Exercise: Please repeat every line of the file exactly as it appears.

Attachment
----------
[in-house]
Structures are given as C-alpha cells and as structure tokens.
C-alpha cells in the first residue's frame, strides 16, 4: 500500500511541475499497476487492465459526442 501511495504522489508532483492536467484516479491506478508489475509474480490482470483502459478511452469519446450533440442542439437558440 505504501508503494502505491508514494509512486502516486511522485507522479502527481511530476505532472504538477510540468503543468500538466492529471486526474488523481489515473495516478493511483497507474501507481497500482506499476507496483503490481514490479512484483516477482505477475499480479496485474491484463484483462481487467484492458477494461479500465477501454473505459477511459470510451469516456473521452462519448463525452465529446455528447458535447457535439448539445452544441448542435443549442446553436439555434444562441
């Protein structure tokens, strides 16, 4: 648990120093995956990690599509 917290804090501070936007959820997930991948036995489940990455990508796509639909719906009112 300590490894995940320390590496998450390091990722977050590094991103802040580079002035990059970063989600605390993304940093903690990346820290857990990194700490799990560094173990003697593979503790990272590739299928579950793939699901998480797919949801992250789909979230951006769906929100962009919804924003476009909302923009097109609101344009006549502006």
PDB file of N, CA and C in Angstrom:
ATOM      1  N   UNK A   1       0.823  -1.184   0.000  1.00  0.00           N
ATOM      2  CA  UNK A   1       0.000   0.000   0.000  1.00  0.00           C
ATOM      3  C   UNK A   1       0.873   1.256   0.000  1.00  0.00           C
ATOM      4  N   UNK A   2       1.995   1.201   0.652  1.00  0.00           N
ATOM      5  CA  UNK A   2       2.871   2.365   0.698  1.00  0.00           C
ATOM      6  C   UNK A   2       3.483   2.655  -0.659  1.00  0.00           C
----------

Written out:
[in-house]
Structures are given as C-alpha cells and as structure tokens.
C-alpha cells in the first residue's frame, strides 16, 4: 500500500511541475499497476487492465459526442 501511495504522489508532483492536467484516479491506478508489475509474480490482470483502459478511452469519446450533440442542439437558440 505504501508503494502505491508514494509512486502516486511522485507522479502527481511530476505532472504538477510540468503543468500538466492529471486526474488523481489515473495516478493511483497507474501507481497500482506499476507496483503490481514490479512484483516477482505477475499480479496485474491484463484483462481487467484492458477494461479500465477501454473505459477511459470510451469516456473521452462519448463525452465529446455528447458535447457535439448539445452544441448542435443549442446553436439555434444562441
């Protein structure tokens, strides 16, 4: 648990120093995956990690599509 917290804090501070936007959820997930991948036995489940990455990508796509639909719906009112 300590490894995940320390590496998450390091990722977050590094991103802040580079002035990059970063989600605390993304940093903690990346820290857990990194700490799990560094173990003697593979503790990272590739299928579950793939699901998480797919949801992250789909979230951006769906929100962009919804924003476009909302923009097109609101344009006549502006």
PDB file of N, CA and C in Angstrom:
ATOM      1  N   UNK A   1       0.823  -1.184   0.000  1.00  0.00           N
ATOM      2  CA  UNK A   1       0.000   0.000   0.000  1.00  0.00           C
ATOM      3  C   UNK A   1       0.873   1.256   0.000  1.00  0.00           C
ATOM      4  N   UNK A   2       1.995   1.201   0.652  1.00  0.00           N
ATOM      5  CA  UNK A   2       2.871   2.365   0.698  1.00  0.00           C
ATOM      6  C   UNK A   2       3.483   2.655  -0.659  1.00  0.00           C